Continuing the “decentralization” theme that was largely the focus of a recent post, consider Vixra.org as a resource you might find useful (or at least entertaining). Vixra is “an e-print archive set up as an alternative to the popular arXiv.org service owned by Cornell University. Vixra was founded and is maintained by scientists who found they were unable to submit their articles to arXiv.org because of Cornell University’s policy of endorsements and moderation designed to filter articles considered by the editorial staff as “inappropriate.”
Vixra provides free access to well over 20,000 electronic documents which can be read online or downloaded as PDFs. Access is free, with no subscription required. Available articles cover a wide range of topics falling under the general categories: physics, mathematics, computational science, biology, chemistry, humanities, and academics. While the general idea is to present articles on “science and mathematics”, you might be surprised by the wide range of topics that appear. Each of these major categories contains multiple subcategories such as Mind Science, Religion and Spirituality, Quantitative Biology, Education & Didactics, Condensed Matter, Mathematical Physics and Relativity & Cosmology, and many others.
Regarding the departure from Cornell’s arXiv.org, article posted in what might be called “official” sources (scholarly journals and websites) area routinely screened through a process generally called “peer review”. This peer-review convention is an academic-oriented process whereby posted articles are pre-read by so-called professionals. The intent is to (appropriately) screen content in accordance with the sensibilities of the academics who review it. (A few of our seekingGood associates have acted as such reviewers in the areas of anthropology, literature and social psychology). In these current times when too many have become anti-science and anti-authority, we do not advocate the elimination of such standards. However, no academic field provides a range of acceptability which suits all tastes and interests.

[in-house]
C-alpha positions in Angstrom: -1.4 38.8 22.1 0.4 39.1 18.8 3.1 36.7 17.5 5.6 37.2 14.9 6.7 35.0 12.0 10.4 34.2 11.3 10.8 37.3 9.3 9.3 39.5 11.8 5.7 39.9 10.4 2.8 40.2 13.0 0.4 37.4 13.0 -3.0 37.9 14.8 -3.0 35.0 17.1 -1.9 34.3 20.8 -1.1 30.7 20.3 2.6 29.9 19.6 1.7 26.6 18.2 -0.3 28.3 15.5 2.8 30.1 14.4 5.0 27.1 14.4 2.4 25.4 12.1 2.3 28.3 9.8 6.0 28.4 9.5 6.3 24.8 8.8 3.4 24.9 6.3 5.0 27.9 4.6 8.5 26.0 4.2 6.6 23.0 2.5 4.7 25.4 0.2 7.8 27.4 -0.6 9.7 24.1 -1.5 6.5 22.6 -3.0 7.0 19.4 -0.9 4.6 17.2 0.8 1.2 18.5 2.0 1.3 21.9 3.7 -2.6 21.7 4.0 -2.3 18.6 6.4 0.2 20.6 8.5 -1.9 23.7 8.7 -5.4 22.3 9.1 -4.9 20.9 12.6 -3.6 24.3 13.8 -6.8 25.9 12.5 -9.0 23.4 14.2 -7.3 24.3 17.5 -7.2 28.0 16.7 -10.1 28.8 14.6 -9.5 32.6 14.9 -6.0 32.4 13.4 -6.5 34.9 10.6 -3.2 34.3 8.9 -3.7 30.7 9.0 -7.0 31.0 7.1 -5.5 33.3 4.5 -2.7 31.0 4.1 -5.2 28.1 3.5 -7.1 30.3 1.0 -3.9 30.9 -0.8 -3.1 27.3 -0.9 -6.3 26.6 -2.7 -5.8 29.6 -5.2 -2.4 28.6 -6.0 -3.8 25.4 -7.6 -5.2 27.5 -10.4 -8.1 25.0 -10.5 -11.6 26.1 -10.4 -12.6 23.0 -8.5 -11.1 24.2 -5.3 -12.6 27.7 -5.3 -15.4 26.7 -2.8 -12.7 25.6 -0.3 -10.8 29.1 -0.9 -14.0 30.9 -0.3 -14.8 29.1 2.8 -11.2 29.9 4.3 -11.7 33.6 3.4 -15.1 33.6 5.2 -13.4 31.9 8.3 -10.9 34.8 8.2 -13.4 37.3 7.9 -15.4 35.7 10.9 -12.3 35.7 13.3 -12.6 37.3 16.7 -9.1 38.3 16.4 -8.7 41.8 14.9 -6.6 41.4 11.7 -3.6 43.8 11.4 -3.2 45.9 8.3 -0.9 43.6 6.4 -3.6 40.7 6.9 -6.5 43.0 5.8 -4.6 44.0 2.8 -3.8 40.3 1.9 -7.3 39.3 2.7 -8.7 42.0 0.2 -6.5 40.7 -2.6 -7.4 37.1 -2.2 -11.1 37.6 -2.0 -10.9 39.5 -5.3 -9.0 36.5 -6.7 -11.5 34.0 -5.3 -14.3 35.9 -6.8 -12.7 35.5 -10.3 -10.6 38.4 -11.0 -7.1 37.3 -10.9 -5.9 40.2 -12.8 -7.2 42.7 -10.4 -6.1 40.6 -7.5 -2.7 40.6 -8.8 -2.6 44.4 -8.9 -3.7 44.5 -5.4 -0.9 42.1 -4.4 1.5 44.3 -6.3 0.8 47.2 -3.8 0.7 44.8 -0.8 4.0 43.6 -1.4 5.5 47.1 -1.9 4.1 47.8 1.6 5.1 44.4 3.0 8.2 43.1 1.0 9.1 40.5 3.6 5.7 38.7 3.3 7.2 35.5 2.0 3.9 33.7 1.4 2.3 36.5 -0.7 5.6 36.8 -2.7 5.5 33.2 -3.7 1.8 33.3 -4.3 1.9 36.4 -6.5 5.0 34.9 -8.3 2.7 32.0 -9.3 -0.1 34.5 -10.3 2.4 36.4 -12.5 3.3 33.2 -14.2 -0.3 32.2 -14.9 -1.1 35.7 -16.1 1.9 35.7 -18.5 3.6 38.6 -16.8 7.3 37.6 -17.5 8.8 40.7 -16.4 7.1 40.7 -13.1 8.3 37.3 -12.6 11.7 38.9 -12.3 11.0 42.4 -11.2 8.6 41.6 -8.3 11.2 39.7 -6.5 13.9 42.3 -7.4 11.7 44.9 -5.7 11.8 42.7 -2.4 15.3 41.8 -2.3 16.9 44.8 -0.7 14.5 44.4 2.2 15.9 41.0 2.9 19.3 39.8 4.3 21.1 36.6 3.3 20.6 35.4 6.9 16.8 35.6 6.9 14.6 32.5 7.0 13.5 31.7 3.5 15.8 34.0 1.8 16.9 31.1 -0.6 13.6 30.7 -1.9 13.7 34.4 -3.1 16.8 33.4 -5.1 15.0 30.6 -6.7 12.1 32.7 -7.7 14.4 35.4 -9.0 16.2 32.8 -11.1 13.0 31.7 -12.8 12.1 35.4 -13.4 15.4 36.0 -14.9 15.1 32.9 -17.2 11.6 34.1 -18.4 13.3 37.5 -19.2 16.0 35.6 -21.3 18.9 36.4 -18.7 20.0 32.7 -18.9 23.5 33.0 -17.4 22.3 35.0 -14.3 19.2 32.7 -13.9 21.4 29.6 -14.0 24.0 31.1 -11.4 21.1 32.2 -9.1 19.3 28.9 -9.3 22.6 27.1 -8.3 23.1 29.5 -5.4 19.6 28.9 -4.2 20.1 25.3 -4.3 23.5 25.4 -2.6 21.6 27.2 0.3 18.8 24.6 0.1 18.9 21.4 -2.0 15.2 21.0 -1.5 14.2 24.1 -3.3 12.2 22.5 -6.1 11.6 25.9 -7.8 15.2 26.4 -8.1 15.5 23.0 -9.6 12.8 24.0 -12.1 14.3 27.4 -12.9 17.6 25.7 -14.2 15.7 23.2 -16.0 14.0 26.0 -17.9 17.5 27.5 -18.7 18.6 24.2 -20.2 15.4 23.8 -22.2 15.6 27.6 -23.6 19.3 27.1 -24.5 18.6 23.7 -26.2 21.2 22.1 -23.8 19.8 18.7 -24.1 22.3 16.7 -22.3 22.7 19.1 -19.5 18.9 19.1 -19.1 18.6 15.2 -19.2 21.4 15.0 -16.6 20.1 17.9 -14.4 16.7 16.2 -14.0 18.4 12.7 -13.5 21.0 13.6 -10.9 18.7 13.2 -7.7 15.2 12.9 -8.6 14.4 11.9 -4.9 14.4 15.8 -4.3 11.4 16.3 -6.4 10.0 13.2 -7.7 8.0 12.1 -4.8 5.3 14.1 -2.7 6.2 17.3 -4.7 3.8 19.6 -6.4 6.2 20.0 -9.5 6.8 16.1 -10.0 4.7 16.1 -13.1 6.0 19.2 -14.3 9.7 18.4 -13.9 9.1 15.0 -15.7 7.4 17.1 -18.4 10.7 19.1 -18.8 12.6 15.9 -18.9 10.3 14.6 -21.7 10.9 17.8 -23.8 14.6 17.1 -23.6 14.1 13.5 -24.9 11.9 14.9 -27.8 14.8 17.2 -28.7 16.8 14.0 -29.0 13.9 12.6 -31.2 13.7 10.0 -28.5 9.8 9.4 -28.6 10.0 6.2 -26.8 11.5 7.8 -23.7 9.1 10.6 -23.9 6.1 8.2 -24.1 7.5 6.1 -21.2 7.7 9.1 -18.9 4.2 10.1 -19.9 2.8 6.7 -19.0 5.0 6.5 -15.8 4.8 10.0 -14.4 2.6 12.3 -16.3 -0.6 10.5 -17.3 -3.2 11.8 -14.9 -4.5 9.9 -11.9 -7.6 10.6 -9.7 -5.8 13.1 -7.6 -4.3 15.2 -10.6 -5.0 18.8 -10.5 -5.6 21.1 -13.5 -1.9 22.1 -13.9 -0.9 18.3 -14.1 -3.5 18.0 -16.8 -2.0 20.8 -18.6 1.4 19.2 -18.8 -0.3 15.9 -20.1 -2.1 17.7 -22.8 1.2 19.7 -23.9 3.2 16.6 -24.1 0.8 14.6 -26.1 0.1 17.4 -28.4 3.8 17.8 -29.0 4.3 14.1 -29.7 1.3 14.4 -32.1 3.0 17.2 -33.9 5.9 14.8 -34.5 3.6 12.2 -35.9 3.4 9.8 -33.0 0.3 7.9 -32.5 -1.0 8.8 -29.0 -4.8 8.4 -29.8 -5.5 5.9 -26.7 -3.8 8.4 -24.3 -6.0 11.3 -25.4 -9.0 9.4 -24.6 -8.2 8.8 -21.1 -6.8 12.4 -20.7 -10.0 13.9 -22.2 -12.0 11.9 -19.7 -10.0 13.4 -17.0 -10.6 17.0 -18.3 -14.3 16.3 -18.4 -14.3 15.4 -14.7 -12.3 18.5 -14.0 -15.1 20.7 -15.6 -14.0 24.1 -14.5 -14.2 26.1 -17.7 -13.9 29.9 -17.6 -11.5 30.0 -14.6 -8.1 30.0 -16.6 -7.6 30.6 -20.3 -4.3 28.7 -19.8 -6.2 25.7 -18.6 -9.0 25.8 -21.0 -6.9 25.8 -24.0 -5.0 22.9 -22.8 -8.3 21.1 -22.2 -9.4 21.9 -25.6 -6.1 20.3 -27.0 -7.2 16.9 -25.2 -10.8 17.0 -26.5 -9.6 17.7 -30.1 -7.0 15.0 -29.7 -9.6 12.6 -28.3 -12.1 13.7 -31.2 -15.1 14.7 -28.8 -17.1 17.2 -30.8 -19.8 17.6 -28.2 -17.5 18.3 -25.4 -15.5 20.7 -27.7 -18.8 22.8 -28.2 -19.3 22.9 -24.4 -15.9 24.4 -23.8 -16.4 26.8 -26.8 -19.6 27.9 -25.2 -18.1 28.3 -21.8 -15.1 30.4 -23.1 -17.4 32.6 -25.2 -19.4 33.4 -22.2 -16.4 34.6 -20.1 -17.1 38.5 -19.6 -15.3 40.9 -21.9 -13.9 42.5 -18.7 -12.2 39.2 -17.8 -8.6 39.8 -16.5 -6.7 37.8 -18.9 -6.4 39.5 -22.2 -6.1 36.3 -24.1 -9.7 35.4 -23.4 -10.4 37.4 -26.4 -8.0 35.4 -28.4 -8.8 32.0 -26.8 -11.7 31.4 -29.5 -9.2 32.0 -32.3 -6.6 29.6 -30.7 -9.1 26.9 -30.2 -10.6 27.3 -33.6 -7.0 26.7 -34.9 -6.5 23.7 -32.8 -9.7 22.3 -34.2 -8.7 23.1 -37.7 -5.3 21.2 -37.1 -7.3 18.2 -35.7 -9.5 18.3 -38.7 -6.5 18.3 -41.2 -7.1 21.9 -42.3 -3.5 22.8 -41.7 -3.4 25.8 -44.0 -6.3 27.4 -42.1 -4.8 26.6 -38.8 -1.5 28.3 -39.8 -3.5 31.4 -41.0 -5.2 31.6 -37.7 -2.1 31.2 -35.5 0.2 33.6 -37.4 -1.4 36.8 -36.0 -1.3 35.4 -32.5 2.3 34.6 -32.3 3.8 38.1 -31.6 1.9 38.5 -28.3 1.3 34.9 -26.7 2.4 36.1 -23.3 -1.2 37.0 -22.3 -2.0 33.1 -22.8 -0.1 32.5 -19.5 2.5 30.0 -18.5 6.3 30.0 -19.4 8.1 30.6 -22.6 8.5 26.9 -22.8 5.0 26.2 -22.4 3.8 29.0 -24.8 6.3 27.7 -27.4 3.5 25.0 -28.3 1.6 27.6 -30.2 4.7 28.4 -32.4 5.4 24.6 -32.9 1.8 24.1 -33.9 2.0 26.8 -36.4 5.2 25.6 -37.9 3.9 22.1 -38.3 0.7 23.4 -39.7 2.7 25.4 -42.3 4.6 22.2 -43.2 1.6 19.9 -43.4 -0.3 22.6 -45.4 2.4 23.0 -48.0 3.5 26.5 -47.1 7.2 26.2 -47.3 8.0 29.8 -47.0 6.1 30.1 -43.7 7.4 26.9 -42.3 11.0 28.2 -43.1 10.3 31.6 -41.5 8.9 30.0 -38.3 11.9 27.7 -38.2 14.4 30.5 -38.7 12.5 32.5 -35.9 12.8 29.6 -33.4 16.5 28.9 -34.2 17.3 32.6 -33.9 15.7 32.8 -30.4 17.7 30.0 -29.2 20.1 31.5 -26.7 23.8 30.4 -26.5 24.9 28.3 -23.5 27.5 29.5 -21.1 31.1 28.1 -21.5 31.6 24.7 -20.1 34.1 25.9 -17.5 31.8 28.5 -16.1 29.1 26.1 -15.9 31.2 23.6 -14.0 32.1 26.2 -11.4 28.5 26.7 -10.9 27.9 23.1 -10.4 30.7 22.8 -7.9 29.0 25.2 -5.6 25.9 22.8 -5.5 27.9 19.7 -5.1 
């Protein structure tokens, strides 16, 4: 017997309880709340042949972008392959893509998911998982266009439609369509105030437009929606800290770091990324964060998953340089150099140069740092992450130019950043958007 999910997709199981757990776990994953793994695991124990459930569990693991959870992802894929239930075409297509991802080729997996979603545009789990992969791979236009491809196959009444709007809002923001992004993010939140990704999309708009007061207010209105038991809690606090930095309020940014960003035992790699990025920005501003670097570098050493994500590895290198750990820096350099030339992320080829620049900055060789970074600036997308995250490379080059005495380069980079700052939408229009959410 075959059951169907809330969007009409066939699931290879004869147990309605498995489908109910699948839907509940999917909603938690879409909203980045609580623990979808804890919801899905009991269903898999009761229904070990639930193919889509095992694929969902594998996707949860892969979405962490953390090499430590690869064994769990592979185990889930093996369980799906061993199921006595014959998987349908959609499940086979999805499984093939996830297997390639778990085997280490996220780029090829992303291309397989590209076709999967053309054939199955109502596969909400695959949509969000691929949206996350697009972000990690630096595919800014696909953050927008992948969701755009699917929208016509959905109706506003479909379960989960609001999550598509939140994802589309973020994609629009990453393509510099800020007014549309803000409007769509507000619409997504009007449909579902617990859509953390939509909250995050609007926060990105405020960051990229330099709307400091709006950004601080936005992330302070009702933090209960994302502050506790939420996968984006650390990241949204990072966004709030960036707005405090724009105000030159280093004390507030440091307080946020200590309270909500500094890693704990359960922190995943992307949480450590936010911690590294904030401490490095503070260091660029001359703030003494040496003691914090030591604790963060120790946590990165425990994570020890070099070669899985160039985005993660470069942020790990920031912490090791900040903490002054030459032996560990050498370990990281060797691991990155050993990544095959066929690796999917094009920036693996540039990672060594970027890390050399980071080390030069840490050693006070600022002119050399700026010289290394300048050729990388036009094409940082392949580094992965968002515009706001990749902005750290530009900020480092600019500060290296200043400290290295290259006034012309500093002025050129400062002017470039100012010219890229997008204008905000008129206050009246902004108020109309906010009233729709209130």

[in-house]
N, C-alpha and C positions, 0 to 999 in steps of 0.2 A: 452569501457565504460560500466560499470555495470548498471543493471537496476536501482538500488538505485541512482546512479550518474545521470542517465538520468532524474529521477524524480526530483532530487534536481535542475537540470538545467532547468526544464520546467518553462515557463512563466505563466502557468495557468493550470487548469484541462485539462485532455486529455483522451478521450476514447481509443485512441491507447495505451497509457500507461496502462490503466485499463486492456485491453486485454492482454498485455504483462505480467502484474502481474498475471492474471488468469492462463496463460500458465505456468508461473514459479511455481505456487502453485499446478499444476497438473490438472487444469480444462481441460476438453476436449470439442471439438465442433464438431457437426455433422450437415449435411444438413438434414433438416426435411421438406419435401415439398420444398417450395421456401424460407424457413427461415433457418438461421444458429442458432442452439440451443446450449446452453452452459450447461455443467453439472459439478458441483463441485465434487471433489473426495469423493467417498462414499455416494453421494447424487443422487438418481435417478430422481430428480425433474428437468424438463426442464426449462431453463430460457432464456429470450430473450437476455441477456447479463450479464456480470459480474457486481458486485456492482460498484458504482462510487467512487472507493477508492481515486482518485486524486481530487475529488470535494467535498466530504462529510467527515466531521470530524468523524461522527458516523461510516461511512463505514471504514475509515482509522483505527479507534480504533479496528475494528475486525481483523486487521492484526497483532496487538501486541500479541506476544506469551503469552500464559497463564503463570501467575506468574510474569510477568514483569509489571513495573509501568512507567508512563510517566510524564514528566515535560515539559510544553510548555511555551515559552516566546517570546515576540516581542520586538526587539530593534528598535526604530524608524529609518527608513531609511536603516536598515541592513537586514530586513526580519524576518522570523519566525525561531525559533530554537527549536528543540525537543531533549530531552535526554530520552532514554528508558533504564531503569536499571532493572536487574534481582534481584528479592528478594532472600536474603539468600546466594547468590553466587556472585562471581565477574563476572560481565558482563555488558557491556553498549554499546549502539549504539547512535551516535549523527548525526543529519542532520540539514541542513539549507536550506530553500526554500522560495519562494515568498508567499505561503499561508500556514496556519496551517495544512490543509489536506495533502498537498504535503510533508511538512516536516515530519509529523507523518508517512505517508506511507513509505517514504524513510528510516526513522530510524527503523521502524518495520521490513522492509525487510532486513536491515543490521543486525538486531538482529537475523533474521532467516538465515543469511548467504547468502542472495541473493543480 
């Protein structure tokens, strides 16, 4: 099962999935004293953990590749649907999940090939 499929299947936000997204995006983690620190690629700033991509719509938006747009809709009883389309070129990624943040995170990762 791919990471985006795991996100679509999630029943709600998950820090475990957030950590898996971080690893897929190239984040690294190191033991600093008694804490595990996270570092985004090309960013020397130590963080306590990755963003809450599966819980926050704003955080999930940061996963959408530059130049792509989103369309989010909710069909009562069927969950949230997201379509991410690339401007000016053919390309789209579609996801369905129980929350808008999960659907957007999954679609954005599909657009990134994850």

Reliance on such pre-screening provides a certain level of relative faith in the material presented by a given publication for a given audience. At the same time, such practices limit reader access to what might be generally considered “fringe” or otherwise controversial content. For instance, one of our sG colleagues, a retired NASA astronomer has proposed a research-based theory that the speed of light is not constant. While he has managed to publish at least two papers on the subject, widespread access has not been available. Even if the idea appears to be ”out there”, some of us would like to read such material if only to encounter new ideas. Vixra offers many well researched articles and some startlingly goof-ball albeit interesting notions. In any case, we, the readers must judge for ourselves. Is that not what freedom is all about?
As noted above, while the topics posted on vixra.org are loosely categorized as “science” articles, the term is interpreted far less dogmatically than other so-called “scientific” journals (e.g., spirituality”). With that in mind, do you have a paper or article worth reading and that you are willing to share? Check out vixra.org. Get the lay of the land. Consider posting your own work. That is also what freedom is about.